AP50 - ELEMENTARY ANATOMY AND PHYSIOLOGY - FALL 2000
[ Outline ] [ Home ]
Catalog description: Introduction to human structure and function. Designed as a foundation course for the allied health student, but open to all students.
Instructor David G. Ward, Ph.D.
Office: Science building Rm 230 Phone: Office 575-6752 Home 847-7651
Hours: by arrangement
Textbook: Martini, F. H., Bartholomew, E F, and Welch, K. The Human Body in Health and Disease. Prentice Hall, 2000 / ISBN: 0-13-856816-2.
Ward, D. G. (1999) AP50 - Elementary Anatomy and Physiology [WWW document]. URL http://virtual.yosemite.cc.ca.us/dward/
Ward, D. G. Study Guide for AP 50, 1999 (available at Laser Printing)
Course Objectives: Students in this class will:
1) Use the basic language of anatomy and physiology, as related to body orientation and direction body planes and sections, surface anatomy, body cavities, and homeostatic mechanisms;
2) Describe the basic structure and function of cells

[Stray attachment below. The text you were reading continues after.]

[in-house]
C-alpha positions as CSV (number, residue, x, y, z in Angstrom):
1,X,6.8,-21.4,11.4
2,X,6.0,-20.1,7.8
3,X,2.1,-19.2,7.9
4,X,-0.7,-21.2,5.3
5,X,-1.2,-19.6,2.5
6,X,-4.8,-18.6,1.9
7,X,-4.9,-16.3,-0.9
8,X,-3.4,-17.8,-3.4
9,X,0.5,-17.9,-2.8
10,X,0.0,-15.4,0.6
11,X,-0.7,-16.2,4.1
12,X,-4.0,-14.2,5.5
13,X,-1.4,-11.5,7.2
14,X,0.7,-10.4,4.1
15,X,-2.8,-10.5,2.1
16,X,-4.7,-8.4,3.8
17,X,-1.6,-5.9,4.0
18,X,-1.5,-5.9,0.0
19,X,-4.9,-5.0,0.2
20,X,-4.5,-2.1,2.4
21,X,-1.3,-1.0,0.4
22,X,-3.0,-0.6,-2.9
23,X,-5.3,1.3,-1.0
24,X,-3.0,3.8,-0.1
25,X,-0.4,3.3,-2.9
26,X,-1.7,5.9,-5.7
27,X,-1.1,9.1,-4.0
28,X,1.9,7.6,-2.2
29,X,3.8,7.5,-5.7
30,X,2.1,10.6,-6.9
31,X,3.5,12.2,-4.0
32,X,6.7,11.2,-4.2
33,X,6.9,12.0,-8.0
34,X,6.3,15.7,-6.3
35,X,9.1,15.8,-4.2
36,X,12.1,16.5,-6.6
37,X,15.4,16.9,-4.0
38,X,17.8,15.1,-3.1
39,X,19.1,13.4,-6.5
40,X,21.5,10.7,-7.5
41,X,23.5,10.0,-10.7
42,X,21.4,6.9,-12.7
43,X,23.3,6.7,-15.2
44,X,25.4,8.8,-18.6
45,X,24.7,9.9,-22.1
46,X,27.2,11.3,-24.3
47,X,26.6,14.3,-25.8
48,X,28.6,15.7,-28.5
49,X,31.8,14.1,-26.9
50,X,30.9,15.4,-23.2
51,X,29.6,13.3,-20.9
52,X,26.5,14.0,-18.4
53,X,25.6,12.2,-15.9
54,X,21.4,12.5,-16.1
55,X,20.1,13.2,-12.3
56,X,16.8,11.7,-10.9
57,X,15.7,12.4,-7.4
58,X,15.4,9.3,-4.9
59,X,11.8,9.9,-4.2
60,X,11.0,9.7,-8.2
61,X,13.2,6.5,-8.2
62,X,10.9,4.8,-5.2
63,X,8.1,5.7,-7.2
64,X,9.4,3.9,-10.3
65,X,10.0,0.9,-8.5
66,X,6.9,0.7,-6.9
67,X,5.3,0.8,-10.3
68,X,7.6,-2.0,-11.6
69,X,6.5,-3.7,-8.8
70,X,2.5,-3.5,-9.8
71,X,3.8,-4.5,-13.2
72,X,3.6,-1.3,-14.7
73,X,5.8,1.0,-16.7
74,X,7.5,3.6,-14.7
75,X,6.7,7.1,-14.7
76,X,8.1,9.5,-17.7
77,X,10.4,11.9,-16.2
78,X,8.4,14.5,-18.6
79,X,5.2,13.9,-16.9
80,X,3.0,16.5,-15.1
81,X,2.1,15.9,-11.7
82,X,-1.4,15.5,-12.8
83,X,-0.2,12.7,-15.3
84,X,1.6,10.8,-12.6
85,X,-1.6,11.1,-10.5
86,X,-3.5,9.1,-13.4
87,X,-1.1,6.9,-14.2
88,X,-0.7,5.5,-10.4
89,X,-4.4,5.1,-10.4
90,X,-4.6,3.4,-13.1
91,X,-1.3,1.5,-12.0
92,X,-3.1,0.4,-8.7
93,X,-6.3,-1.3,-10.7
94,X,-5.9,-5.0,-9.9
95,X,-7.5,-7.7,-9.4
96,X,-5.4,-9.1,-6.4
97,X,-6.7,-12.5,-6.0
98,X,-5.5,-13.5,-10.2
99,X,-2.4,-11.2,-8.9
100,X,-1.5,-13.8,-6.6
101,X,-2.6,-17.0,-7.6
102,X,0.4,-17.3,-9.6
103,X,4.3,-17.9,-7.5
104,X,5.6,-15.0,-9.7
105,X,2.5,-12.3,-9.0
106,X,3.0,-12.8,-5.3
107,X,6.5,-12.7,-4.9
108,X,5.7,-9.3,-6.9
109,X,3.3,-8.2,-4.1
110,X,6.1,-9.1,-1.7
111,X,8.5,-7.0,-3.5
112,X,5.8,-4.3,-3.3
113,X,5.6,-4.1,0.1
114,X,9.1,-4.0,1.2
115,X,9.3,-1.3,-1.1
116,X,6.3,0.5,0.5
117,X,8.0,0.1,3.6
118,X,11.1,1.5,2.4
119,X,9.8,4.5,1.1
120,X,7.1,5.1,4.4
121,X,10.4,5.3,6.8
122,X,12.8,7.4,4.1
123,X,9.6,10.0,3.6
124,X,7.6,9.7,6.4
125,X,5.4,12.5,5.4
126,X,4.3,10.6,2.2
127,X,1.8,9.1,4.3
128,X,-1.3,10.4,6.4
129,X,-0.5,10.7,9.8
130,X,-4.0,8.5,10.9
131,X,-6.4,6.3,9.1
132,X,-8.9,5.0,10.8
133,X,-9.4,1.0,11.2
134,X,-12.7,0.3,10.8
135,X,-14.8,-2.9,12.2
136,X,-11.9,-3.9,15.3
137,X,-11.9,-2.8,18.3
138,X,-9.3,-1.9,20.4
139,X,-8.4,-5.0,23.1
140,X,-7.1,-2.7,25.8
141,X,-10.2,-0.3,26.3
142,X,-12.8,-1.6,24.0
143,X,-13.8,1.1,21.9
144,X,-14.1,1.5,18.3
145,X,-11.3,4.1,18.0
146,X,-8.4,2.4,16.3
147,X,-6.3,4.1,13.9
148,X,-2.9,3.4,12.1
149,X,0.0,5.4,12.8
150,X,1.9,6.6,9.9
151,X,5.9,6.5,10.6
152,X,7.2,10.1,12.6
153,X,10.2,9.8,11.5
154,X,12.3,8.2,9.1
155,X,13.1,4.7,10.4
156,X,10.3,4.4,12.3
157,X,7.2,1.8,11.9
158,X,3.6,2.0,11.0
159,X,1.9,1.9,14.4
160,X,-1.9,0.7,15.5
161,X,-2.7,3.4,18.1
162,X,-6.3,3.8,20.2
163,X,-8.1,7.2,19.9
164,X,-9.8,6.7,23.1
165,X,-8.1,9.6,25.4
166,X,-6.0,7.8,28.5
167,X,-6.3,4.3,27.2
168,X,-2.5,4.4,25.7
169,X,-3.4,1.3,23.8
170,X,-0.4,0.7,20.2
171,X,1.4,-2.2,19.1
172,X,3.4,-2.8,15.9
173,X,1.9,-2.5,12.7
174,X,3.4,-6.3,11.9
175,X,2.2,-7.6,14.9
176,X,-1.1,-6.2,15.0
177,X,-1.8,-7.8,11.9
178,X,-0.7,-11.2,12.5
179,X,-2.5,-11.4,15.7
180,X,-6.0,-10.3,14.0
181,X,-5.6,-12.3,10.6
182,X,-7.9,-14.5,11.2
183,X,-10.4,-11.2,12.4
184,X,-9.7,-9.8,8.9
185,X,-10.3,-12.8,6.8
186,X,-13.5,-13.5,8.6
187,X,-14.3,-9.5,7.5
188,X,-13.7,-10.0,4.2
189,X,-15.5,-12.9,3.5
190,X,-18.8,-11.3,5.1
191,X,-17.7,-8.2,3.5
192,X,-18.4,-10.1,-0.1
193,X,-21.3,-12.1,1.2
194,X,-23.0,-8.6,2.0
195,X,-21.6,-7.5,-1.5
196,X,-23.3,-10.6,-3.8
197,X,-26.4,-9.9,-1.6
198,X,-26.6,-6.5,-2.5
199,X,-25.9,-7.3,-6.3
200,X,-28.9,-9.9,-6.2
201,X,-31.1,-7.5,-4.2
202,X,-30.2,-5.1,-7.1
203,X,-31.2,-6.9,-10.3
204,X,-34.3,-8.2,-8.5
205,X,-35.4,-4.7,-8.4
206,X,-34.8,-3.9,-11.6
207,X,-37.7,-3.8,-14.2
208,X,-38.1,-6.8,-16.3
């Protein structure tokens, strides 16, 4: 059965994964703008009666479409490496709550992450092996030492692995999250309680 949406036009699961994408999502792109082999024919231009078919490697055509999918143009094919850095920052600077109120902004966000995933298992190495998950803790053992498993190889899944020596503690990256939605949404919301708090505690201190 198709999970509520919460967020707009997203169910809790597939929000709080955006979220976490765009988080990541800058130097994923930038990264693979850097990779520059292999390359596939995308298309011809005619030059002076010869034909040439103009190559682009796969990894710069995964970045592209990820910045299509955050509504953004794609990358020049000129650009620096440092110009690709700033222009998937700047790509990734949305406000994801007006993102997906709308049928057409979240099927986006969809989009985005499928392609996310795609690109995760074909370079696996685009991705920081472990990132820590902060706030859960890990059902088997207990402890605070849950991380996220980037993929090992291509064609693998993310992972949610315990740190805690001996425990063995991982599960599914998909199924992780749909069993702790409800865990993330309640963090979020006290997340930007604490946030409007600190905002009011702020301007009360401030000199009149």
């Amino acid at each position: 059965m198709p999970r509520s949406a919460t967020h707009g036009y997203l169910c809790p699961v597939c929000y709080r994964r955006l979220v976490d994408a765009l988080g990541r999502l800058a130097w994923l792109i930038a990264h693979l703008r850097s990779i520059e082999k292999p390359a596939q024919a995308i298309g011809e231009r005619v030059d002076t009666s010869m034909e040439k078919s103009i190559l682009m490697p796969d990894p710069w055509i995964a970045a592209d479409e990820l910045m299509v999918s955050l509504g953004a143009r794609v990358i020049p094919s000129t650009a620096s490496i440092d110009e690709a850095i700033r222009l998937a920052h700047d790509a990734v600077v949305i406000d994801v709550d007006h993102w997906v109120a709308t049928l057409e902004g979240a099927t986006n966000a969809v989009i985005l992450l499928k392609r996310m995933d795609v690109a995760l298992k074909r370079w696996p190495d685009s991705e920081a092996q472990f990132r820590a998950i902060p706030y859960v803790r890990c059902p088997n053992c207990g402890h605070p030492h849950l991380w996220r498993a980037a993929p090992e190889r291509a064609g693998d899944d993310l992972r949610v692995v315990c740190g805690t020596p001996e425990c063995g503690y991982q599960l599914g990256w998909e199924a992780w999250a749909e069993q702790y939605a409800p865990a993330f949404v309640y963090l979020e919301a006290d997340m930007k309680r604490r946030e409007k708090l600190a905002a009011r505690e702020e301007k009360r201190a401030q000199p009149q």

3) List, identify and describe the major categories of tissues in the body;
4) Identify and locate the major organ systems of the body
5) List and describe the basic structure and function of each of the major organ systems;
6) Describe the basic integrative function of each organ system in relation to the other organ systems;
7) Demonstrate the ability to listen carefully to lectures and to record accurate lecture notes; and
8) Demonstrate the ability to supplement lectures through the use of charts, models, and other laboratory materials.
Grading: Grades are assigned based on points earned in written exams, laboratory practicums and in a final exam, as follows:
Grading: Grades are assigned based on points earned in biweekly quizzes and in a final exam, as follows:
A 90 - 100% 360 - 400
B 80 - 89% 320 - 356
C 70 - 79% 280 - 316
D 60 - 69% 240 - 276
F 00 - 59% 000 - 236
Attendance: Students not attending two consecutive laboratories will be dropped from the course unless arrangements are made in advance. Avoid absences and leaving early.
Suggestions for success:
- Establish study groups in and out of the lab.
- Take advantage of the laboratory time.
- Draw pictures and diagrams
- Use the computer labs and the internet.
© David G. Ward, Ph.D. Last modified by wardd 23 May, 2006